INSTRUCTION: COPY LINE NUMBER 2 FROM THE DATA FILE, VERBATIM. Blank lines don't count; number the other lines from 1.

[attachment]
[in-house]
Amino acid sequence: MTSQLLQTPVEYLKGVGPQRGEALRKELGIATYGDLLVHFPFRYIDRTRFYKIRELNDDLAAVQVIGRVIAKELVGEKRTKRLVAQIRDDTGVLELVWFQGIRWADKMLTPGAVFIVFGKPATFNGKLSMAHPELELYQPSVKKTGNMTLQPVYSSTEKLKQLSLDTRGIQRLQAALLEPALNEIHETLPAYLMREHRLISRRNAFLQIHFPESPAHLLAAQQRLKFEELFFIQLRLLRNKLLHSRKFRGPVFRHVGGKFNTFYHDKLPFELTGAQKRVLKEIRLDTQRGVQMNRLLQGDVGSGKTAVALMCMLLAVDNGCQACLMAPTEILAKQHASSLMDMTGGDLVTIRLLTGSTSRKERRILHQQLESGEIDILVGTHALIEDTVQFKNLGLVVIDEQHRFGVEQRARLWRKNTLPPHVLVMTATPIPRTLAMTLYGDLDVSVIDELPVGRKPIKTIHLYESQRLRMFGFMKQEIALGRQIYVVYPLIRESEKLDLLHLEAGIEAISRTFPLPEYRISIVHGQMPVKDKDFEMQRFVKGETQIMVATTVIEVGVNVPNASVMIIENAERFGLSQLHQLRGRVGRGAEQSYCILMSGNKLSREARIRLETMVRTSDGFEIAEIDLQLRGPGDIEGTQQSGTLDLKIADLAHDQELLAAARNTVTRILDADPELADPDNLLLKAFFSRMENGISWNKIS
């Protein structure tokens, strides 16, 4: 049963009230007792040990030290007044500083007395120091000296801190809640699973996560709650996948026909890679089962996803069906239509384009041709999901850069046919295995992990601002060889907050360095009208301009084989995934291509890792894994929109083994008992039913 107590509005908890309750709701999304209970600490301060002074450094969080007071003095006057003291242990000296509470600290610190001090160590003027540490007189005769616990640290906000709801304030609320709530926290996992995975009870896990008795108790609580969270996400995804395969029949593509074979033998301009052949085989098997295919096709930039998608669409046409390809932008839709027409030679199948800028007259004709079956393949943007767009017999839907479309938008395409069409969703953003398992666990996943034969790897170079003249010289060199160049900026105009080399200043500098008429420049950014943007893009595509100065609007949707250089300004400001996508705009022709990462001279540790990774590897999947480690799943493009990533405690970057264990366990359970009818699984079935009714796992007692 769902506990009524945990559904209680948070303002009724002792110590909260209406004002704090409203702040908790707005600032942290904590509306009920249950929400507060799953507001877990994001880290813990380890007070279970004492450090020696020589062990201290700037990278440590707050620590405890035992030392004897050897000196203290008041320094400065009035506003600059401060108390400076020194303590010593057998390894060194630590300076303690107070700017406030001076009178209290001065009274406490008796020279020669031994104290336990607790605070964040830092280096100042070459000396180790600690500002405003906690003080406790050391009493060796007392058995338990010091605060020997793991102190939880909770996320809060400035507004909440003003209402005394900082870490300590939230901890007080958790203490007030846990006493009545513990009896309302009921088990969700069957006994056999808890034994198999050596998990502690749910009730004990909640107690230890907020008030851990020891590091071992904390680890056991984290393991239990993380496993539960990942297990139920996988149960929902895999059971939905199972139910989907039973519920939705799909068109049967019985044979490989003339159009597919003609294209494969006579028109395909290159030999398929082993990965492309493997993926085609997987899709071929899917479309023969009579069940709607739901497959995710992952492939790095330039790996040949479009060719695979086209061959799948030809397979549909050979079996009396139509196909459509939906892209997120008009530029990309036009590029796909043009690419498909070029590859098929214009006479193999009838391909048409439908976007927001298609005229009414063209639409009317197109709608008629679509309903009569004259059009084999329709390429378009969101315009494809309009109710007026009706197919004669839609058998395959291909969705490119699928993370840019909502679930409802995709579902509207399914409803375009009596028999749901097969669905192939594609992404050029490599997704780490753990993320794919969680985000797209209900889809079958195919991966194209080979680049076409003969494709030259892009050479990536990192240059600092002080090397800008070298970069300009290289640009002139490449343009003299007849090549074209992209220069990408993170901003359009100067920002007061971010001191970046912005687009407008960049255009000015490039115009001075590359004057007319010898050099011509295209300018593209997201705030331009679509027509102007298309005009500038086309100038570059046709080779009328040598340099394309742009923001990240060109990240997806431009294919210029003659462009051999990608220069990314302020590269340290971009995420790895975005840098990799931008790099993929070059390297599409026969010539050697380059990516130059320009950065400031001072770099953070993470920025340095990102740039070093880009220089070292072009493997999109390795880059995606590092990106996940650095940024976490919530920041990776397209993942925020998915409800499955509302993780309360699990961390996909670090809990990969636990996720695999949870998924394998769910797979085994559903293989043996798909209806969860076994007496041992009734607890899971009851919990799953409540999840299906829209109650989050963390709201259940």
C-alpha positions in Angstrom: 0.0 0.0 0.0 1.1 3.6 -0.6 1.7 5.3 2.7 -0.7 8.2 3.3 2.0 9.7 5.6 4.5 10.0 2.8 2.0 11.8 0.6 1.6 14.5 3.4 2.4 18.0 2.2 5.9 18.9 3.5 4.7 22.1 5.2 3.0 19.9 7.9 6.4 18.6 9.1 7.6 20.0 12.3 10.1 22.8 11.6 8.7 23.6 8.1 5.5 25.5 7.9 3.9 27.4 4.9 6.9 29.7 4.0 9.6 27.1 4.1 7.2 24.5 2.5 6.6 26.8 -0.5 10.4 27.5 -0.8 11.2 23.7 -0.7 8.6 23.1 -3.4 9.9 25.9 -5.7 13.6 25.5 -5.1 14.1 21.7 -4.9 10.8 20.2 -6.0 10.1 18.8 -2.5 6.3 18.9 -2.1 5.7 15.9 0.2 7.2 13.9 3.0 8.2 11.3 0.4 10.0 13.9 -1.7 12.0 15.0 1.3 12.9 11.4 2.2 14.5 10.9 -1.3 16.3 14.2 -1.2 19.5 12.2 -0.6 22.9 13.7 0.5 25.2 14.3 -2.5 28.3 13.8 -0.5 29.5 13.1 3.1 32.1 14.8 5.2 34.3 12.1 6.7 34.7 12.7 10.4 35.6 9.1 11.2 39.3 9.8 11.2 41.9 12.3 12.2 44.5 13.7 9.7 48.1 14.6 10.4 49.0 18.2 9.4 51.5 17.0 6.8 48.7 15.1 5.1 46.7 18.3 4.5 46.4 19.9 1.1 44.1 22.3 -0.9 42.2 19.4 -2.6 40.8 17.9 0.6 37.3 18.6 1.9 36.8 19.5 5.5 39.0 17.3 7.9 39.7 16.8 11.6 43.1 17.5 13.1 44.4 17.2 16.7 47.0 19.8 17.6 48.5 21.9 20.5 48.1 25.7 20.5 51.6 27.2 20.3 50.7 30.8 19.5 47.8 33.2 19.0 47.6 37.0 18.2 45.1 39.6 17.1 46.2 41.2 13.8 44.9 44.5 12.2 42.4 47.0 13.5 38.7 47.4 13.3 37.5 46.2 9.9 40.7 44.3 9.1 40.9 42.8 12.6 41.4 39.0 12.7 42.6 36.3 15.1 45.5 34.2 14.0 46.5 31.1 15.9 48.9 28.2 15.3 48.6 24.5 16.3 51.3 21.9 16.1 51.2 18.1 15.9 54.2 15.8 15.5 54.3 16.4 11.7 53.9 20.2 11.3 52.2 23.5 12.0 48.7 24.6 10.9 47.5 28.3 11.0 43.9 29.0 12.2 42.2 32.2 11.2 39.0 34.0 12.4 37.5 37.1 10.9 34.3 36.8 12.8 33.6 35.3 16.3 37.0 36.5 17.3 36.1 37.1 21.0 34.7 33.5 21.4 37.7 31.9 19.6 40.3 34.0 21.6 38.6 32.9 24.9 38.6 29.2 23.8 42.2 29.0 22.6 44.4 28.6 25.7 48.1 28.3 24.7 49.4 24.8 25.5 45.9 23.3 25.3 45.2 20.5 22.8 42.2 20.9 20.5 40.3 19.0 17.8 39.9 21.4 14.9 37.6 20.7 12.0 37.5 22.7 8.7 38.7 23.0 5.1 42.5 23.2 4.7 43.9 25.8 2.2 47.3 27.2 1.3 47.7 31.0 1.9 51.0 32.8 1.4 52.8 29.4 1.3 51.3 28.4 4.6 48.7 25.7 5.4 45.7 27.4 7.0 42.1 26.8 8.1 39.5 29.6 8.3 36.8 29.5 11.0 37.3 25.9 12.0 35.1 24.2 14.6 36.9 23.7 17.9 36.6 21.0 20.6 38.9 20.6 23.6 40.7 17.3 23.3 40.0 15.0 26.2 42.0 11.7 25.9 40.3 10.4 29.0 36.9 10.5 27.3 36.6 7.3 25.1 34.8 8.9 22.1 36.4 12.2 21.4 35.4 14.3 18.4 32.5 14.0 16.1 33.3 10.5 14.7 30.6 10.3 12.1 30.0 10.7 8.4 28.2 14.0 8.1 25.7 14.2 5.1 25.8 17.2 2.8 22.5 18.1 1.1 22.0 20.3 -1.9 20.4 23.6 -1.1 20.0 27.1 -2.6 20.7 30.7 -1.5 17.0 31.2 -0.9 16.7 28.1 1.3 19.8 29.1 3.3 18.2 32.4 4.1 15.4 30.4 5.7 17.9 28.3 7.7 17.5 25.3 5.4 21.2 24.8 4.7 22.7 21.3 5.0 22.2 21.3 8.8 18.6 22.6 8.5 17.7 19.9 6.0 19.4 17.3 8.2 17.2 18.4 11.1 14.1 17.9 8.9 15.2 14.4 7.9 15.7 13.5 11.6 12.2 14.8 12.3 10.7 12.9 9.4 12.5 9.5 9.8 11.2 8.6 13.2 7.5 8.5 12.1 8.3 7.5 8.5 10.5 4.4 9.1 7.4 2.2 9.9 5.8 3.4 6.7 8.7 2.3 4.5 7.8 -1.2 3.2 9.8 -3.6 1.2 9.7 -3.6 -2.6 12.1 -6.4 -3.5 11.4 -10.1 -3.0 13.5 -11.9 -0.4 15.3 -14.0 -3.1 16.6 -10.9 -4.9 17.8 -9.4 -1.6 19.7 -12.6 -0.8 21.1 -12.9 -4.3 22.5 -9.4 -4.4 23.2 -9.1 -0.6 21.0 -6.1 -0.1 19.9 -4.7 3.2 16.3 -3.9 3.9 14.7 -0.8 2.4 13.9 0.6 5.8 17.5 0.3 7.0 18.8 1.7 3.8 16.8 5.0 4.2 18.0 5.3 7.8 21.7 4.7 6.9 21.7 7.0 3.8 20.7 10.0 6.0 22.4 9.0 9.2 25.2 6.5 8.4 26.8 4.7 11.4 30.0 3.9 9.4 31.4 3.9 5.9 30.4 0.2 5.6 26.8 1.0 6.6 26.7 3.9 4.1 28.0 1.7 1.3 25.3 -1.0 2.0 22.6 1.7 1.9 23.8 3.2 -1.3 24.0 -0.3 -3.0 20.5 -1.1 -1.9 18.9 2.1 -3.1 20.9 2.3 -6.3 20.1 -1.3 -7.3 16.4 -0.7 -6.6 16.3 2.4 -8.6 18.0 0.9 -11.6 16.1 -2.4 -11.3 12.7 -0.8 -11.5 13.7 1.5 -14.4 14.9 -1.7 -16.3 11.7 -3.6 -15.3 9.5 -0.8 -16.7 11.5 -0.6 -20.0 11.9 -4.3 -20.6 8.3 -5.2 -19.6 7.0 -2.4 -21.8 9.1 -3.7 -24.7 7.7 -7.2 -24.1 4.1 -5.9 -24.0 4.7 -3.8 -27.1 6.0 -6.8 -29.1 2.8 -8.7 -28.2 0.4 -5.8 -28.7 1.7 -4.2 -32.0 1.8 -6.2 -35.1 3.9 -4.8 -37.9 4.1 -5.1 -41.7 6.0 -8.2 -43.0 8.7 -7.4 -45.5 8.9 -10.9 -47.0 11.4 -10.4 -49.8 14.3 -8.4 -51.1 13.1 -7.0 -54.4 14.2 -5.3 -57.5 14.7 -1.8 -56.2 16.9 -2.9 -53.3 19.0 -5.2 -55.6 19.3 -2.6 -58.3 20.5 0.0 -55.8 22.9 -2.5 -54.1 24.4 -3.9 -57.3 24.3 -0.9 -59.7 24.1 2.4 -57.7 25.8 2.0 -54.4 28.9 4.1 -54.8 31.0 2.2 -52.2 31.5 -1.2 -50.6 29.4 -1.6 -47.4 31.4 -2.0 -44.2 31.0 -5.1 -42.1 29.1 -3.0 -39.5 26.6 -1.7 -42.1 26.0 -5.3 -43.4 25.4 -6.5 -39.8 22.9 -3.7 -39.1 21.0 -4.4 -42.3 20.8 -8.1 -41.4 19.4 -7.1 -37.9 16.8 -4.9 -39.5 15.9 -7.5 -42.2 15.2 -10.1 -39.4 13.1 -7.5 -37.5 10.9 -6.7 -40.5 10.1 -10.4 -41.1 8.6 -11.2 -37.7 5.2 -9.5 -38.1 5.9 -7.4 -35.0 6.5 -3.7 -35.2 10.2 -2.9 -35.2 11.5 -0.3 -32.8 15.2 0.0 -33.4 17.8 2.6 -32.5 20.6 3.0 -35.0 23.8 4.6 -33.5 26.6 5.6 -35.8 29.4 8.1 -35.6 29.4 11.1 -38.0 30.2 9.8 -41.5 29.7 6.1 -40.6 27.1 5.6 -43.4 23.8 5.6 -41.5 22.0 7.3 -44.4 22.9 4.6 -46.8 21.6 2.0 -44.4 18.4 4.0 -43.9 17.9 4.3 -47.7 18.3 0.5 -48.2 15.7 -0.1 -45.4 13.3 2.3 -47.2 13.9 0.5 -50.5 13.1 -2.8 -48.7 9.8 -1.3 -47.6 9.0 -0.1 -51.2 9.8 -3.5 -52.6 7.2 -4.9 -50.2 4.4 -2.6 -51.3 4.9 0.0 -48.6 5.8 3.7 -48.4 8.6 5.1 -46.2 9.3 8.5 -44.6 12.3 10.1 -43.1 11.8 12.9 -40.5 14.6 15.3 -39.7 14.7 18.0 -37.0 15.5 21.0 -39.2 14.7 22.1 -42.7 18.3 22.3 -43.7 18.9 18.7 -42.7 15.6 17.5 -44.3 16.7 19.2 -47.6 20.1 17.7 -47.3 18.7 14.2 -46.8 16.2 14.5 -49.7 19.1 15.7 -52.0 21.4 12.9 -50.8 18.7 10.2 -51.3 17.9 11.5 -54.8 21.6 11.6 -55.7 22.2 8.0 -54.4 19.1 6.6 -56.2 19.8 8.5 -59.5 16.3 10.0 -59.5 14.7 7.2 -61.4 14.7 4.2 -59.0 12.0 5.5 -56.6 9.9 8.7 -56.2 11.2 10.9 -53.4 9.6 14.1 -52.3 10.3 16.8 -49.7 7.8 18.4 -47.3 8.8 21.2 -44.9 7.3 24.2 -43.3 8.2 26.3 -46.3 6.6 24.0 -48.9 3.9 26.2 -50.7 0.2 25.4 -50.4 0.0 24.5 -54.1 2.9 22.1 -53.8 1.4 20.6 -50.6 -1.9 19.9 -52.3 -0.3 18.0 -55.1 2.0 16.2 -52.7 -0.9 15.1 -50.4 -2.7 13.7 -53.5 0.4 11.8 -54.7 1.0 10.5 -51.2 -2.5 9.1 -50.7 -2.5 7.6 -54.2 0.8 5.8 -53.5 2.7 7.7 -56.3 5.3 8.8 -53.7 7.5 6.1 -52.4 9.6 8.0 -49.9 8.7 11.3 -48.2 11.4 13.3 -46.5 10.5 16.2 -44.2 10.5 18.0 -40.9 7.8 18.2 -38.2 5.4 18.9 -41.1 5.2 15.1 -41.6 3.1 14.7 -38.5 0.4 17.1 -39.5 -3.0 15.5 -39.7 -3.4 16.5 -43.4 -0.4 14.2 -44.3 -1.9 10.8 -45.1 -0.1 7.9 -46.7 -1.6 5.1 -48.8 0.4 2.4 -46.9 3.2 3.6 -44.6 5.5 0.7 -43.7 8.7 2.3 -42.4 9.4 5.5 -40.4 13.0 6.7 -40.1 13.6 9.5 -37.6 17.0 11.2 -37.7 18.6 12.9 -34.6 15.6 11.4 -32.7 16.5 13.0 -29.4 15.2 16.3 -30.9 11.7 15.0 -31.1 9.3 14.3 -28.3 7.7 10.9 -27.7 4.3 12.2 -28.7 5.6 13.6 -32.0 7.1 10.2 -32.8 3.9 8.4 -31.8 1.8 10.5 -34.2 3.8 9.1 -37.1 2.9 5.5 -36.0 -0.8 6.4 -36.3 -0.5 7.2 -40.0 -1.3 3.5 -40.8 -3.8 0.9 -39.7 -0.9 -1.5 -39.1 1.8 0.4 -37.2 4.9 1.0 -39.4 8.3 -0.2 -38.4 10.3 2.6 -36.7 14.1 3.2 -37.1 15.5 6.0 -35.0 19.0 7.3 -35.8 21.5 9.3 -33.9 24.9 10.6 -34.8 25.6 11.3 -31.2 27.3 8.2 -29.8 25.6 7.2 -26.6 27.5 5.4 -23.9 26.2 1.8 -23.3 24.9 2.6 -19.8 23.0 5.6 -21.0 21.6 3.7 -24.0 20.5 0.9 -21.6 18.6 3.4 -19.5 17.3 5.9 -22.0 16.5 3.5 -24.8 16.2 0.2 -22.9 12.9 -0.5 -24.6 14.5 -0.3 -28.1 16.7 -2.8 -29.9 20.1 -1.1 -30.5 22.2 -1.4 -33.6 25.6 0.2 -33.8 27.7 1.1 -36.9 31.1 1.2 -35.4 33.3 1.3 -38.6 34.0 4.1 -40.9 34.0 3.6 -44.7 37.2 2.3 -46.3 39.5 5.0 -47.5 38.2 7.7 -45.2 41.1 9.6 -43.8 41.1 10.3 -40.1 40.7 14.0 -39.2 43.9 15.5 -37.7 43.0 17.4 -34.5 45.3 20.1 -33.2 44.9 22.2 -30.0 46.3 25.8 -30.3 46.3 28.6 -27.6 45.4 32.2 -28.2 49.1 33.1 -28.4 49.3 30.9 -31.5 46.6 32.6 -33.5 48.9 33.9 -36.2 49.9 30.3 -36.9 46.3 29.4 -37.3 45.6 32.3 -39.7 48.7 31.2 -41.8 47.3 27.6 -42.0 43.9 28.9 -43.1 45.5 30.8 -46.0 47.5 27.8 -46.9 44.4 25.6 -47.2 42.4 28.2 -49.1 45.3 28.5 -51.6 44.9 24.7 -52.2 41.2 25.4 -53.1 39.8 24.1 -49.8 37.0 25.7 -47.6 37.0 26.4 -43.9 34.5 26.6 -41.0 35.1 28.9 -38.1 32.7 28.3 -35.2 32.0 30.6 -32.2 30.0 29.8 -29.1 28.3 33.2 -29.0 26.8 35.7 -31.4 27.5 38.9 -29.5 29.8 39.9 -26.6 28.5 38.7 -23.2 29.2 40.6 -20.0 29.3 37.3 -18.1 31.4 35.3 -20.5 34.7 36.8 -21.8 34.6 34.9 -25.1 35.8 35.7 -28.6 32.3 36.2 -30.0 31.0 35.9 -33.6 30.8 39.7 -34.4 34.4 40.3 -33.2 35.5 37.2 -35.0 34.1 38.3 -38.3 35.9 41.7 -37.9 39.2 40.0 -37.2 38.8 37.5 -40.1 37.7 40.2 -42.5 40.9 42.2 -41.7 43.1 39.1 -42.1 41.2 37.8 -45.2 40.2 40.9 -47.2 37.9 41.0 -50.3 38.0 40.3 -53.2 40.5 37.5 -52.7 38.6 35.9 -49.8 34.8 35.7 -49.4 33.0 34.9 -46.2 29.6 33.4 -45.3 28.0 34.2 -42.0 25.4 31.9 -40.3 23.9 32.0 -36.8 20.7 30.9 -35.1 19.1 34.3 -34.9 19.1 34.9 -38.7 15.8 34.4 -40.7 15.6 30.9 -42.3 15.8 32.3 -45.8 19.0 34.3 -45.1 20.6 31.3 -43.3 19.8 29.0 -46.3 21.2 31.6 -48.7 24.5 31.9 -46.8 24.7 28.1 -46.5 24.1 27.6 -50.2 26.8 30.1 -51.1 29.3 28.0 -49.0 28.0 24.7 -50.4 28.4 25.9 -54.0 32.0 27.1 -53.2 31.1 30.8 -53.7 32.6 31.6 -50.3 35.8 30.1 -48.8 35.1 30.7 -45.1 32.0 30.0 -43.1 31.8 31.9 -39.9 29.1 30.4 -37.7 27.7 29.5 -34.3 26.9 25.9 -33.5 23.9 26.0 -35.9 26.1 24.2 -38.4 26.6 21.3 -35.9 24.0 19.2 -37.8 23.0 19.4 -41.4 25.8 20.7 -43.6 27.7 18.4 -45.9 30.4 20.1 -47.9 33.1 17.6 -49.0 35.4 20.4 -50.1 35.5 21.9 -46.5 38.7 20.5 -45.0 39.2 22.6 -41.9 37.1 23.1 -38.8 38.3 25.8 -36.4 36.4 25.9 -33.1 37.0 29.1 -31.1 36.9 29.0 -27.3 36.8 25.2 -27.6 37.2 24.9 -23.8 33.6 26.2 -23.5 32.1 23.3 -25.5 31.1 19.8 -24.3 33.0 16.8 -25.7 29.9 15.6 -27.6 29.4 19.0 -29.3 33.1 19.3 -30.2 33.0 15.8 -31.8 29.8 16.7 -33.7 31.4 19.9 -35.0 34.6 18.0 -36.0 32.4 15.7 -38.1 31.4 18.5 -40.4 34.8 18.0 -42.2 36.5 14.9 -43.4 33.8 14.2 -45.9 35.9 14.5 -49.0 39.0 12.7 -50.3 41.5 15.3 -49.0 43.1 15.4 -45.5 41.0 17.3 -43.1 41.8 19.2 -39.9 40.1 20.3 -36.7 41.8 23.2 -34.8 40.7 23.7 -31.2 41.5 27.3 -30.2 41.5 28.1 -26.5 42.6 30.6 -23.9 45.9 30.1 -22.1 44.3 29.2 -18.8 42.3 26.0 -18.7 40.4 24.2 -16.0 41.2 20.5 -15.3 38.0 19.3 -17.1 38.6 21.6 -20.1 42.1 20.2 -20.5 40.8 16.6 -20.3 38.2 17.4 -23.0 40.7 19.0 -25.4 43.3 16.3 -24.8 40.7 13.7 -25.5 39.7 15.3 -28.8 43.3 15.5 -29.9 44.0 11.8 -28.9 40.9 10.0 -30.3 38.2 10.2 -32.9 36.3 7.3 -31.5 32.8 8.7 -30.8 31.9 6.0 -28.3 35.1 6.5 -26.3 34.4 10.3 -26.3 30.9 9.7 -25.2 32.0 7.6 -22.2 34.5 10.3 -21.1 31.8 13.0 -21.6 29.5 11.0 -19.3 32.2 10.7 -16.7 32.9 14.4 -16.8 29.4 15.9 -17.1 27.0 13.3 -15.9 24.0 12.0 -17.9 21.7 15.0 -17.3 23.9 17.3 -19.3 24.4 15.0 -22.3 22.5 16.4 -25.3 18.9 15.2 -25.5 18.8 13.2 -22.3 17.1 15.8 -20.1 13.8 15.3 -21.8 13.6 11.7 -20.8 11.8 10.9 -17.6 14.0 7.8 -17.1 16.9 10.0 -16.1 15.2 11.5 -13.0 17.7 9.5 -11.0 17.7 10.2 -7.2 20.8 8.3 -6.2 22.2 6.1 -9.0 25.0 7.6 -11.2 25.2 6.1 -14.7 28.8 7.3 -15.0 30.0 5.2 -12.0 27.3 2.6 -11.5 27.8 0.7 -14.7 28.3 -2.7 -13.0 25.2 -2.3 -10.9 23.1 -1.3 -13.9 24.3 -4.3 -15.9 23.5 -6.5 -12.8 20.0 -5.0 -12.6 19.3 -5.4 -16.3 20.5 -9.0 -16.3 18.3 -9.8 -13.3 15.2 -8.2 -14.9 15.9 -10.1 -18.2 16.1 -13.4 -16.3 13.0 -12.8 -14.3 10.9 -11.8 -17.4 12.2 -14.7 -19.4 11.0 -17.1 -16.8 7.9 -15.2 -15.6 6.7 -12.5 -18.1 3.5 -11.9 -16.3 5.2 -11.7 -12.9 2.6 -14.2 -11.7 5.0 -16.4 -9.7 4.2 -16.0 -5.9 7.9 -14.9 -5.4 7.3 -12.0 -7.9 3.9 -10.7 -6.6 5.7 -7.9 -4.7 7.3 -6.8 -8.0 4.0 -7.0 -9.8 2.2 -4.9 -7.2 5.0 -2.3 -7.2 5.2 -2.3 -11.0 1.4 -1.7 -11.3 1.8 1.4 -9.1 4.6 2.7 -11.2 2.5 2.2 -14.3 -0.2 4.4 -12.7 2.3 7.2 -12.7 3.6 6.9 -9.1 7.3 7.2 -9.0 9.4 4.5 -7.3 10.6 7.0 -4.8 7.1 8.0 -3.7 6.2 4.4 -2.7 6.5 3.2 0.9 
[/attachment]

Amino acid sequence: MTSQLLQTPVEYLKGVGPQRGEALRKELGIATYGDLLVHFPFRYIDRTRFYKIRELNDDLAAVQVIGRVIAKELVGEKRTKRLVAQIRDDTGVLELVWFQGIRWADKMLTPGAVFIVFGKPATFNGKLSMAHPELELYQPSVKKTGNMTLQPVYSSTEKLKQLSLDTRGIQRLQAALLEPALNEIHETLPAYLMREHRLISRRNAFLQIHFPESPAHLLAAQQRLKFEELFFIQLRLLRNKLLHSRKFRGPVFRHVGGKFNTFYHDKLPFELTGAQKRVLKEIRLDTQRGVQMNRLLQGDVGSGKTAVALMCMLLAVDNGCQACLMAPTEILAKQHASSLMDMTGGDLVTIRLLTGSTSRKERRILHQQLESGEIDILVGTHALIEDTVQFKNLGLVVIDEQHRFGVEQRARLWRKNTLPPHVLVMTATPIPRTLAMTLYGDLDVSVIDELPVGRKPIKTIHLYESQRLRMFGFMKQEIALGRQIYVVYPLIRESEKLDLLHLEAGIEAISRTFPLPEYRISIVHGQMPVKDKDFEMQRFVKGETQIMVATTVIEVGVNVPNASVMIIENAERFGLSQLHQLRGRVGRGAEQSYCILMSGNKLSREARIRLETMVRTSDGFEIAEIDLQLRGPGDIEGTQQSGTLDLKIADLAHDQELLAAARNTVTRILDADPELADPDNLLLKAFFSRMENGISWNKIS